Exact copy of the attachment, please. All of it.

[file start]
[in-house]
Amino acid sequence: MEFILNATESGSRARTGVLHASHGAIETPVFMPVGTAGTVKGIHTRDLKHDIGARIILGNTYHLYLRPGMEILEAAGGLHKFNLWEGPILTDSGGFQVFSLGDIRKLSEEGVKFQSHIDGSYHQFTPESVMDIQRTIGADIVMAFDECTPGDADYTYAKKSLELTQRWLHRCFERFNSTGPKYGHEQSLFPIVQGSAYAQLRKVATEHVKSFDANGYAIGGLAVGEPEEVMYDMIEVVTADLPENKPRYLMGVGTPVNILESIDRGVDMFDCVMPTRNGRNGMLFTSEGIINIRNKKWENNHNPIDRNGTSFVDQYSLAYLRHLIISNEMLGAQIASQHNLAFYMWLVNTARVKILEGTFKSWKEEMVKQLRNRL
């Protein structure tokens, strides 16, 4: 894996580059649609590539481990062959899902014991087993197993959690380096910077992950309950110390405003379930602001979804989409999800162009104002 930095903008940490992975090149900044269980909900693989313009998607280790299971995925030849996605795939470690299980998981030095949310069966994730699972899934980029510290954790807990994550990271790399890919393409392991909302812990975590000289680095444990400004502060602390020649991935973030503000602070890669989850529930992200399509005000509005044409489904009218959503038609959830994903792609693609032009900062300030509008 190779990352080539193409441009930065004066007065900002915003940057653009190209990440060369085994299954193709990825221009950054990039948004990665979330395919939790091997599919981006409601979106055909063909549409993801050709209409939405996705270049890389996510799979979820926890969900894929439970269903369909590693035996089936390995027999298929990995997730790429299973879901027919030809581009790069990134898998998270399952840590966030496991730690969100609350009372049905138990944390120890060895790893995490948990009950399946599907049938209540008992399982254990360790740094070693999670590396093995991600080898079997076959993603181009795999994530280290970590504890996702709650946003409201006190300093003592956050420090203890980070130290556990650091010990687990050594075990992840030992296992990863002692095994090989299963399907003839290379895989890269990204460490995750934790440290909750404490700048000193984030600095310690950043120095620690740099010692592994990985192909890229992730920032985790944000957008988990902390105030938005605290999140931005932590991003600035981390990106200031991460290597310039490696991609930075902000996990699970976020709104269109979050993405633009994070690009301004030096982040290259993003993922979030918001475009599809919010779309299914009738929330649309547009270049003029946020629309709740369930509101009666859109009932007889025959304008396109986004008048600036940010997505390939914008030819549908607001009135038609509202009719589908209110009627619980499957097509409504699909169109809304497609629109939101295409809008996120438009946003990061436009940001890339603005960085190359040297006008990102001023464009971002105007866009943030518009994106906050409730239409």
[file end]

[in-house]
Amino acid sequence: MEFILNATESGSRARTGVLHASHGAIETPVFMPVGTAGTVKGIHTRDLKHDIGARIILGNTYHLYLRPGMEILEAAGGLHKFNLWEGPILTDSGGFQVFSLGDIRKLSEEGVKFQSHIDGSYHQFTPESVMDIQRTIGADIVMAFDECTPGDADYTYAKKSLELTQRWLHRCFERFNSTGPKYGHEQSLFPIVQGSAYAQLRKVATEHVKSFDANGYAIGGLAVGEPEEVMYDMIEVVTADLPENKPRYLMGVGTPVNILESIDRGVDMFDCVMPTRNGRNGMLFTSEGIINIRNKKWENNHNPIDRNGTSFVDQYSLAYLRHLIISNEMLGAQIASQHNLAFYMWLVNTARVKILEGTFKSWKEEMVKQLRNRL
């Protein structure tokens, strides 16, 4: 894996580059649609590539481990062959899902014991087993197993959690380096910077992950309950110390405003379930602001979804989409999800162009104002 930095903008940490992975090149900044269980909900693989313009998607280790299971995925030849996605795939470690299980998981030095949310069966994730699972899934980029510290954790807990994550990271790399890919393409392991909302812990975590000289680095444990400004502060602390020649991935973030503000602070890669989850529930992200399509005000509005044409489904009218959503038609959830994903792609693609032009900062300030509008 190779990352080539193409441009930065004066007065900002915003940057653009190209990440060369085994299954193709990825221009950054990039948004990665979330395919939790091997599919981006409601979106055909063909549409993801050709209409939405996705270049890389996510799979979820926890969900894929439970269903369909590693035996089936390995027999298929990995997730790429299973879901027919030809581009790069990134898998998270399952840590966030496991730690969100609350009372049905138990944390120890060895790893995490948990009950399946599907049938209540008992399982254990360790740094070693999670590396093995991600080898079997076959993603181009795999994530280290970590504890996702709650946003409201006190300093003592956050420090203890980070130290556990650091010990687990050594075990992840030992296992990863002692095994090989299963399907003839290379895989890269990204460490995750934790440290909750404490700048000193984030600095310690950043120095620690740099010692592994990985192909890229992730920032985790944000957008988990902390105030938005605290999140931005932590991003600035981390990106200031991460290597310039490696991609930075902000996990699970976020709104269109979050993405633009994070690009301004030096982040290259993003993922979030918001475009599809919010779309299914009738929330649309547009270049003029946020629309709740369930509101009666859109009932007889025959304008396109986004008048600036940010997505390939914008030819549908607001009135038609509202009719589908209110009627619980499957097509409504699909169109809304497609629109939101295409809008996120438009946003990061436009940001890339603005960085190359040297006008990102001023464009971002105007866009943030518009994106906050409730239409």